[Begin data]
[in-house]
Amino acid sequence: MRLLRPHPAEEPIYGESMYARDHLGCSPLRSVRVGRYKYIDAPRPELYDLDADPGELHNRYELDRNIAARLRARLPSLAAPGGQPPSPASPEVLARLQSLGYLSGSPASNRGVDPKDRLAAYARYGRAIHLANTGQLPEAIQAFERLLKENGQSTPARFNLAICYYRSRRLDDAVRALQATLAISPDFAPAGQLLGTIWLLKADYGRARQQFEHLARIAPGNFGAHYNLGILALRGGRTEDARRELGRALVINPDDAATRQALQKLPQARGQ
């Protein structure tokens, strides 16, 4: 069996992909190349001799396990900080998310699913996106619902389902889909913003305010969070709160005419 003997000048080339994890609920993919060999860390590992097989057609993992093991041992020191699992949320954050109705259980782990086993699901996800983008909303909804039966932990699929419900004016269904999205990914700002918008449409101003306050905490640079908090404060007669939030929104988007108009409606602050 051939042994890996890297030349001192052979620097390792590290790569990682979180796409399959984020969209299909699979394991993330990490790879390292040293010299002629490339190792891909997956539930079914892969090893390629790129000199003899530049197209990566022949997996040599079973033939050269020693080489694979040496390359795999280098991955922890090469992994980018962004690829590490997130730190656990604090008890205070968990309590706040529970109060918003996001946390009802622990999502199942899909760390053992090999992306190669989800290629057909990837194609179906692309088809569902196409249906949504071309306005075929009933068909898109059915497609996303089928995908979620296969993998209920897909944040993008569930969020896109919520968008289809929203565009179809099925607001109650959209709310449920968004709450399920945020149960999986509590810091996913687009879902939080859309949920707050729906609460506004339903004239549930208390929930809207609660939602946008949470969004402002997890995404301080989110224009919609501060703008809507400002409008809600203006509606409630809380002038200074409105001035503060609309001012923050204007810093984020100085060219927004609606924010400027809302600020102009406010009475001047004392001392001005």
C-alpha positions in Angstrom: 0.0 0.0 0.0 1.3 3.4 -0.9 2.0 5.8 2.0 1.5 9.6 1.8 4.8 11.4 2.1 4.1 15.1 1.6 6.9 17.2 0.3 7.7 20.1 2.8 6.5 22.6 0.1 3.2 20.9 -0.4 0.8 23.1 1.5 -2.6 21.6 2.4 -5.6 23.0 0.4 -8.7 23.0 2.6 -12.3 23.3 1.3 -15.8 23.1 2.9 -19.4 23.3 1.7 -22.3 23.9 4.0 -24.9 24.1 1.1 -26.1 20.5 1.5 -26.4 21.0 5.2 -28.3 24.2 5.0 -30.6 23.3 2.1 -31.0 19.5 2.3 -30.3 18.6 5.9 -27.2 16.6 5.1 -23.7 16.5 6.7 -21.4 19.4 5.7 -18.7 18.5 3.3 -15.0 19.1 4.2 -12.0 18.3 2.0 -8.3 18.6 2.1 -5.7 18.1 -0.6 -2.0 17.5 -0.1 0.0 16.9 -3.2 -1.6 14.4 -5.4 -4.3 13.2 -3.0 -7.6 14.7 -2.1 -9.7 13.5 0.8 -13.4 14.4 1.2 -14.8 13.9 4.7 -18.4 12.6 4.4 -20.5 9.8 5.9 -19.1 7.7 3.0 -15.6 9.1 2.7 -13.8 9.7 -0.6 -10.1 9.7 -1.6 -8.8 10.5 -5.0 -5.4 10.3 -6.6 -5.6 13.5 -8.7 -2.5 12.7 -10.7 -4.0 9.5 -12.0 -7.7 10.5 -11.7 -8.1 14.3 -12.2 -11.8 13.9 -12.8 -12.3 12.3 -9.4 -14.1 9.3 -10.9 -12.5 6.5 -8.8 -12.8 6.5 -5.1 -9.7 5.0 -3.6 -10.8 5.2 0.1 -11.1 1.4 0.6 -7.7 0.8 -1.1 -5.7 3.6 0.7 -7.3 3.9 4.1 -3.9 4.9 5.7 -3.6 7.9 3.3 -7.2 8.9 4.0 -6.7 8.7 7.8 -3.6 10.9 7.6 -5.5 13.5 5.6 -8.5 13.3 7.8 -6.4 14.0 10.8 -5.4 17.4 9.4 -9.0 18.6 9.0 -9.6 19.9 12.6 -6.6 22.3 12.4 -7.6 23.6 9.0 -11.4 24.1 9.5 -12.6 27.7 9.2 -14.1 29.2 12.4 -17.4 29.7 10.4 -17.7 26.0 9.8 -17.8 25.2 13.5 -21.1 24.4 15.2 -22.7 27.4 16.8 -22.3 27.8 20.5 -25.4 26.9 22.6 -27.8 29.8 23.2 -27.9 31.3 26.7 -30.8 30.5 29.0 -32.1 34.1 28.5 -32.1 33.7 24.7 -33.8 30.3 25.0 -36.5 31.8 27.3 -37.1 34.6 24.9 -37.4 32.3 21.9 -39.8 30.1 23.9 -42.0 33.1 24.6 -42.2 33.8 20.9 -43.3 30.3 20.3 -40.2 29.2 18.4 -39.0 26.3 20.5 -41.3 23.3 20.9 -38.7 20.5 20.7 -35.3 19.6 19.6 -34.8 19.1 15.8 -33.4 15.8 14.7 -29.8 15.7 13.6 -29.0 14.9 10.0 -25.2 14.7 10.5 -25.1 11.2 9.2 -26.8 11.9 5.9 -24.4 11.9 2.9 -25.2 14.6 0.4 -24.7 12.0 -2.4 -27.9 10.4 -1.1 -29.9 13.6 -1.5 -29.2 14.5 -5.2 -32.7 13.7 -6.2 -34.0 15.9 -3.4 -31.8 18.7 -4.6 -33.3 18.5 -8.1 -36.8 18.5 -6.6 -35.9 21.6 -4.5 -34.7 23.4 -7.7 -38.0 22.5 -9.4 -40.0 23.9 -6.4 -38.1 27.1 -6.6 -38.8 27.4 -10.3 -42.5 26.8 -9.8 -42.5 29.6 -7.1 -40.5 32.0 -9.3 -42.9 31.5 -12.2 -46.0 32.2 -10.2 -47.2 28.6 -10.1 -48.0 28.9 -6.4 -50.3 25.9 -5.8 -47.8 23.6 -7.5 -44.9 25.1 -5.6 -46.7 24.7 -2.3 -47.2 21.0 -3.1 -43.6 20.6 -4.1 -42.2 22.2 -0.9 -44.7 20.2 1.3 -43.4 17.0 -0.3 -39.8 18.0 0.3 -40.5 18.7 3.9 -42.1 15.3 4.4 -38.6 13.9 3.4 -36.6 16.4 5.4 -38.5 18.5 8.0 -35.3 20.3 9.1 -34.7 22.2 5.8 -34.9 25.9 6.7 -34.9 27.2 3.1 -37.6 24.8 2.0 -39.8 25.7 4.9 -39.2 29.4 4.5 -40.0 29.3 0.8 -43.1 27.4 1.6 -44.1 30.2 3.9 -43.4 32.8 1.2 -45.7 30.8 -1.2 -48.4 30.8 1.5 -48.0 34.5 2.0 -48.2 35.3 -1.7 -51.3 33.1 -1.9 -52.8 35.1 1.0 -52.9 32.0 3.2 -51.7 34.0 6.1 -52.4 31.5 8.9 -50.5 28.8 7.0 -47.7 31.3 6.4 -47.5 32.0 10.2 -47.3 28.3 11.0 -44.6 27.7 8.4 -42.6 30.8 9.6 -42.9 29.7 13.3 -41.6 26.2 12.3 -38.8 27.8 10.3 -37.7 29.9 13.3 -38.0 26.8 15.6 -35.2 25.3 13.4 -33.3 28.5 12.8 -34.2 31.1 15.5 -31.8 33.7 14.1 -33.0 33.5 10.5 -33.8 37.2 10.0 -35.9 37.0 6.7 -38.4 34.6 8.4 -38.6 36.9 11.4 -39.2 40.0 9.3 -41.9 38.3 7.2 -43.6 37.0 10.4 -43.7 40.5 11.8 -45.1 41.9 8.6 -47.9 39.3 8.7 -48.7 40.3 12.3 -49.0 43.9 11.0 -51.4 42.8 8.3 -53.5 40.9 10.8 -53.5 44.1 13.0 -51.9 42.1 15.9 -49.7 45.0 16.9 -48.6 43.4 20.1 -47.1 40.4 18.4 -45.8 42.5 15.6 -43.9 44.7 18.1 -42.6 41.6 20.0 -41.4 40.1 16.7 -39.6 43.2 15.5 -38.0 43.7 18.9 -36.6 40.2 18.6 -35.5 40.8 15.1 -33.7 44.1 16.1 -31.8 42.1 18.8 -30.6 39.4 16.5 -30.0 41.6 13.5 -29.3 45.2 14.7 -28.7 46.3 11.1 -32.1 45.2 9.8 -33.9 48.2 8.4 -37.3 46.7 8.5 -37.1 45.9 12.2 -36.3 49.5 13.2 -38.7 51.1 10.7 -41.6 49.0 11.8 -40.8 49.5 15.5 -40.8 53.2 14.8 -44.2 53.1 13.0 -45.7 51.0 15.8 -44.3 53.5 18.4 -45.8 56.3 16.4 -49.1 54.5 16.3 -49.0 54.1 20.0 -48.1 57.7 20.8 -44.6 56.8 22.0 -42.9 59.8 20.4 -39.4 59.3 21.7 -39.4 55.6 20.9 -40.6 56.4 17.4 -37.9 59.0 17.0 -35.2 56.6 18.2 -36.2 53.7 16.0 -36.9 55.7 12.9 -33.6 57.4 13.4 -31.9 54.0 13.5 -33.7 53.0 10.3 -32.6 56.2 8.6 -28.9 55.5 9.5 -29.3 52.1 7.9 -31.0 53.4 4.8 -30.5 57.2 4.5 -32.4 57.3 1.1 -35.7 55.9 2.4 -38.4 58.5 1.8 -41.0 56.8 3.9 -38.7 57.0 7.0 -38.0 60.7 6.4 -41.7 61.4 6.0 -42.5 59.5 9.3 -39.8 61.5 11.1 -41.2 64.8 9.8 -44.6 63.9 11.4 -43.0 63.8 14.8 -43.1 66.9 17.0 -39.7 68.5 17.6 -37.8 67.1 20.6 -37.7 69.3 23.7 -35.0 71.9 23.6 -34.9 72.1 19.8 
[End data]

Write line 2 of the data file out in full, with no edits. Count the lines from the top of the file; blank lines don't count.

Amino acid sequence: MRLLRPHPAEEPIYGESMYARDHLGCSPLRSVRVGRYKYIDAPRPELYDLDADPGELHNRYELDRNIAARLRARLPSLAAPGGQPPSPASPEVLARLQSLGYLSGSPASNRGVDPKDRLAAYARYGRAIHLANTGQLPEAIQAFERLLKENGQSTPARFNLAICYYRSRRLDDAVRALQATLAISPDFAPAGQLLGTIWLLKADYGRARQQFEHLARIAPGNFGAHYNLGILALRGGRTEDARRELGRALVINPDDAATRQALQKLPQARGQ